Now, typically, when doing an interview I just keep to the script, even if it hurts, with very little room to improvise or to concentrate on the answers of the person being interviewed, almost like a robot. With Alex, for the very first time in my short interviewing “career”, I felt like I could finally be myself. What went from an interview turned into a conversation, as I could relate so much to a person who I could’ve been friends with years ago as we have the same condition, Asperger’s, the same birth year, 1986, and were born very close to each other – he in Charlottesville, Virginia and me in Columbia, Maryland – but we finally got to talk to each other now. While it is usually inappropriate to talk about the growth of a simple interview, for me it was a big deal as it allowed us a greater connection than if it was just some random neurotypical.

Alex Plank was first diagnosed with Asperger’s at the age of 9, a year after the U.S. government officially recognized the variant of the disorder, around that time young Alex was being bullied a lot and had a hard time reading social cues and making friends, since his direct approach of asking people to be his friend led him to rejection after rejection. Like Alex, I didn’t have a large group of friends, and as I grew, instead of eating lunch in the cafeteria I would eat it in my next classroom, or I would spend time in a small classroom for autistic kids, “Hannah Moore School”, studying and maybe having lunch afterschool, while Alex would be beating his guidance counselor at chess, “He wasn’t just doing it to make me feel better” adds Alex, though he also added, “I hope”. We also found it easier to bond with the teachers, and the adults, on a school’s campus than the students themselves because of our interest in things that the adults could relate to more than the kids.

When he found out about his diagnosis while going through his parent’s documents, he felt ashamed, like he was somehow defective. As the years have gone on, he has come to understand his strengths and weaknesses. While he had to self-teach himself all kinds of social cues by studying others at his alma mater, George Mason University, the innate “obsession” or hyper-focus abilities that autism gives a person facilitated his starting Wrong Planet at the age of 17. He does believe that while focusing on academics is a laudable life skill what will shape your world will be something that relates to those inner “obsessions”, in his case computer science and movies which have helped him succeed in jobs.

So, the big question you may have is: How did Alex start Wrong Planet? Throughout much of his life, Alex Plank didn’t know anyone like him, and it was especially almost impossible to connect through the magic of the internet, it was long ago enough that Wikipedia had only one server, so he and a forum mate, Dan Grover, talked about how they should create a web site meant for people with Asperger’s Syndrome to find each other, with the name coming from the both of them feeling like they are “aliens from some foreign planet”, living on the wrong planet.

What does he want to do for the future? While he wants to create better quality resources for people to use from his web site, he is especially interested in maximizing the social climate for Aspies by facilitating offline social events, and conferencing so that social functions like dating, and just hanging out, could have a purpose besides an online forum.

Besides Wrong Planet, Alex has worked with the visual medium and has used his reputation as a way to speak at different public events. In 2010, as a side-project for Wrong Planet, Alex started a web series called Autism Talk TV. The 26 episodes typically deal with educational topics for those with autism, expert and authoritative interviews, and even a few appearances by native co-hosts, Kristen Lindsmith and Jack Robison (son of John Elder Robison who wrote, “Look Me In The Eye”), who both have autism themselves. From 2013-2014, he had worked as a consultant, and briefly acted, on FX’s “The Bridge”, a TV series about a detective with undiagnosed Asperger’s Syndrome who has to solve crimes. He has also appeared in multiple documentaries including “Shameless”, a French documentary about the misunderstanding of autism in that country, but what I really wanted to know was his perspective on the big blockbuster movie, “The Accountant”, where Ben Affleck plays an Aspie anti-hero.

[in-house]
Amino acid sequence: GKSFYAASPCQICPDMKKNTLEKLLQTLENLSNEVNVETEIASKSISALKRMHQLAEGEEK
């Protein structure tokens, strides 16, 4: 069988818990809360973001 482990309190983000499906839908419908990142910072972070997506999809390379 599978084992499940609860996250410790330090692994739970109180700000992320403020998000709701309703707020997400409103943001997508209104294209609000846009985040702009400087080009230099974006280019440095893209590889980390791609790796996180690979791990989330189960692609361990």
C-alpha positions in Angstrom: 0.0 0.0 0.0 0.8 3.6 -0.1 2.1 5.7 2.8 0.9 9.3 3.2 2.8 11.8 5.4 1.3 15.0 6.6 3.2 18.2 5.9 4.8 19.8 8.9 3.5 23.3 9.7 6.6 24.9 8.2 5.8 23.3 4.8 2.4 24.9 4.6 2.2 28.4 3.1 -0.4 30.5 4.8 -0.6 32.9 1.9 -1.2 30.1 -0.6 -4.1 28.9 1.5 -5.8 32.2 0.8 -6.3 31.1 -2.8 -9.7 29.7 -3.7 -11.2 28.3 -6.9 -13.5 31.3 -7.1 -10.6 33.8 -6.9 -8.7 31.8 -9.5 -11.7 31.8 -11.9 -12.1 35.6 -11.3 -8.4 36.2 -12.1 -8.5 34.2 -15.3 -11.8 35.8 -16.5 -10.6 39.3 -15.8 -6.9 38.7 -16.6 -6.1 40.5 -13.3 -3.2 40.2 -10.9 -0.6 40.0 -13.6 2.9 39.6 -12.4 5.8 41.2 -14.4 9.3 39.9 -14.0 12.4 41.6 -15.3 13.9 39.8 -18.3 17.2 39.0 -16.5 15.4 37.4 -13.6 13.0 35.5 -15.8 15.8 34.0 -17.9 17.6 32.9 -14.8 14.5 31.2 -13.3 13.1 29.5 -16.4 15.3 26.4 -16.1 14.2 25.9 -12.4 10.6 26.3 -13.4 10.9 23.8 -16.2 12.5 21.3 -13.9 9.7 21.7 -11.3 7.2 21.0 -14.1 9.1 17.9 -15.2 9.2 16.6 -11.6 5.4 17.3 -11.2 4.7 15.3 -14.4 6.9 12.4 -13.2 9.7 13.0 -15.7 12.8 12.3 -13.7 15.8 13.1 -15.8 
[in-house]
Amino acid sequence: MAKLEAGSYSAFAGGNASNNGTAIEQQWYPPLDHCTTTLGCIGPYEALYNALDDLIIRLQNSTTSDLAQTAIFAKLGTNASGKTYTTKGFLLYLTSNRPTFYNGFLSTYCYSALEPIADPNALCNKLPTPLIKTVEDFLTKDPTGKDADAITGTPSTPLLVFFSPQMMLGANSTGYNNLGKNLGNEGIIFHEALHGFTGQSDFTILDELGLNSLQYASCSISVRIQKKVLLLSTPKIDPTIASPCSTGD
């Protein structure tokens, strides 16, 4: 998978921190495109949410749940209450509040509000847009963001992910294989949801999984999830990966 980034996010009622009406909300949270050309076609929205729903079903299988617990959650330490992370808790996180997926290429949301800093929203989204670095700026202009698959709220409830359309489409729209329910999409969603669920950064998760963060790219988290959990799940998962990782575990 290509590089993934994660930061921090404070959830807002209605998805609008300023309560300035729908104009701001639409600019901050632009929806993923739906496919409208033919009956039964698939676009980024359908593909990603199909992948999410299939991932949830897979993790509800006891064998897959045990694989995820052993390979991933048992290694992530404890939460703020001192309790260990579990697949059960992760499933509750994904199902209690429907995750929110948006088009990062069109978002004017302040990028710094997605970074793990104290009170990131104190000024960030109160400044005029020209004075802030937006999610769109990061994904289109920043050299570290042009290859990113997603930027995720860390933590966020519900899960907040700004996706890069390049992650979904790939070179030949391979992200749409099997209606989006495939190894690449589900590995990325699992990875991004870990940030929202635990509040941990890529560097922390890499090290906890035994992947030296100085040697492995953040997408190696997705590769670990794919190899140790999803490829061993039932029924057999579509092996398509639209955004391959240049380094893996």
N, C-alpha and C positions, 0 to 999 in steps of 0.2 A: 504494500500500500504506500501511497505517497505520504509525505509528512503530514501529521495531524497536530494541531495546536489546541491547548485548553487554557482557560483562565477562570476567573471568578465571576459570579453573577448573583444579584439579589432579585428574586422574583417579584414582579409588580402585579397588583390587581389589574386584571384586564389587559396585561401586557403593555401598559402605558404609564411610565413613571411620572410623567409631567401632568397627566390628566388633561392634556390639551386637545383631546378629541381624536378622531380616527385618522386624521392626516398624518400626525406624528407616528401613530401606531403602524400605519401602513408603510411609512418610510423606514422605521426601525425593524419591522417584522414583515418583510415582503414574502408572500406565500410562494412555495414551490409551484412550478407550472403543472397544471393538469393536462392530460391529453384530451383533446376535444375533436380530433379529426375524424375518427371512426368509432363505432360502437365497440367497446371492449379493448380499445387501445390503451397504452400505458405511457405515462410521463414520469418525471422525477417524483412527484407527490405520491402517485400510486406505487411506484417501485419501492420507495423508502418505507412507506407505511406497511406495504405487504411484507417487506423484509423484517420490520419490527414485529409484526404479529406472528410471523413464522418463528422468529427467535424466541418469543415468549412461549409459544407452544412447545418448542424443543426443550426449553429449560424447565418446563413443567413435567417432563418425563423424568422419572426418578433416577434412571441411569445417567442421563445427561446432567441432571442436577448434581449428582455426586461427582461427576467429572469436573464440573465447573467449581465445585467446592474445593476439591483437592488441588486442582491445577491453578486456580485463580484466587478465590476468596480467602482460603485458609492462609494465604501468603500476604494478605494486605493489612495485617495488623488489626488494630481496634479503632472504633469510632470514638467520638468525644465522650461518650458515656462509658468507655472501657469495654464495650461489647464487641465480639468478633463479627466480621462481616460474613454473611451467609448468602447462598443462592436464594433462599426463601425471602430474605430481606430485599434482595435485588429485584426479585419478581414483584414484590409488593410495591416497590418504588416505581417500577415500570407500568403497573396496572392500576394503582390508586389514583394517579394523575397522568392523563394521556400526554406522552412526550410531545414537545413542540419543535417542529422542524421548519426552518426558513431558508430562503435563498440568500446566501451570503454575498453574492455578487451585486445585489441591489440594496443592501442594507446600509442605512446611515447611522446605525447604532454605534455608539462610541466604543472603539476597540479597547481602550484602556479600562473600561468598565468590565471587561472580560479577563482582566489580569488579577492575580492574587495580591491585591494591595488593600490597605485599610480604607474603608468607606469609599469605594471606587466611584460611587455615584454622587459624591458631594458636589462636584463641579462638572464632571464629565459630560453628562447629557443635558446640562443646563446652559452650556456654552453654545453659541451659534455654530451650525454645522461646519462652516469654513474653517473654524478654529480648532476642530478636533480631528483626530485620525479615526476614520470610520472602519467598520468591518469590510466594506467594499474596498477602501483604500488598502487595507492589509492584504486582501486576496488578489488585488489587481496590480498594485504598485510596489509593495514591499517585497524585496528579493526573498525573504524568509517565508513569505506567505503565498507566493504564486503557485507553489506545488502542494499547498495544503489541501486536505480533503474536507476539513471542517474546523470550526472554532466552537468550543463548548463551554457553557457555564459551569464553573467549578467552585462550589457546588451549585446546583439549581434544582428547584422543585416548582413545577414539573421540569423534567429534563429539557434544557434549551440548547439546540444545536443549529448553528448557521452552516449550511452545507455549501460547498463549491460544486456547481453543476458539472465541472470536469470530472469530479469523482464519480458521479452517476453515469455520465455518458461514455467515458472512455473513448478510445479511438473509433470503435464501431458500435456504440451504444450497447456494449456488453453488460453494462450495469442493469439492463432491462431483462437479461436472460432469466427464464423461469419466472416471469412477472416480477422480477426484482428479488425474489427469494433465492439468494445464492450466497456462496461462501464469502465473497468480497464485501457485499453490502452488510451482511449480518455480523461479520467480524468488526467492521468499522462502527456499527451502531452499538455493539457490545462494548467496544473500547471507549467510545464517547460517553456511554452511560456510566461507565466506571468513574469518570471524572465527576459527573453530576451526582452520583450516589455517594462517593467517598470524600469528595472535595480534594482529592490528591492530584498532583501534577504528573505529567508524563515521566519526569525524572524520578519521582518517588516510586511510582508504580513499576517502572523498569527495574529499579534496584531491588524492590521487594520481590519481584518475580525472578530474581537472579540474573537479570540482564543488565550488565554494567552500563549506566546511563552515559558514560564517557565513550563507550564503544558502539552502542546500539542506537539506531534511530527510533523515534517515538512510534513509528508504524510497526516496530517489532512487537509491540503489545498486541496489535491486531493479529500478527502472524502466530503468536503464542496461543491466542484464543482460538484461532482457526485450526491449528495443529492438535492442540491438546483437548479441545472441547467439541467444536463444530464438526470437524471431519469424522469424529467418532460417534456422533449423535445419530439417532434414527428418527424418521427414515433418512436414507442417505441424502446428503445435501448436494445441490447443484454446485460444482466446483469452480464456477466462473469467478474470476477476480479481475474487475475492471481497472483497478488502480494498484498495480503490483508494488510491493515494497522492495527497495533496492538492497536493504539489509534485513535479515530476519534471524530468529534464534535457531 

While he liked the “absurd, off-the-wall movie”, his biggest disappointment was that there was nobody with autism credited for the making of the movie, but rather a bunch of doctors, even the Aspies who Ben Affleck claimed helped the film for him, were uncredited. To Alex, (and to me), doctors and specialists will never work in the same way that people with actual autism, because while they may treat those with autism, they can never know what it is truly like “to be someone with autism”. He also responded to the portrayal of Affleck’s character by saying that it is a myth that people with Asperger’s are cold, and devoid of any interest in social interaction.

As far as public appearances, many of which can be seen in videos on the web, Alex has given many keynotes at conferences for ASCEND and the Autism Society of America, and even DJ’ed at an all-autism wedding. What can he give audiences that many conference speakers cannot?

“I’m very tired and fatigued from these autism conferences where it’s dry and you hear the same stories over and over again,” he commented. Alex wants to overcome the typical doldrums of the circuit by enlivening his speeches with humor and fun, “making light of really bad situations by making fun of them.” He will also use his expertise in Hollywood to go over how autism is treated in the media, and how important it is for people to understand it. In a past year with “The Accountant” and academy award nominee, “Life Animated”, I think that his message couldn’t be more relevant.

So that was my interview with Alex Plank, if you have any personal experiences with the man, leave a comment, or any stories about Wrong Planet, and if you just wanted to read my writing, again, make sure to follow the blog.

To register to attend the conference and/or to meet Alex Plank at the VIP Dinner on April 28th, go to: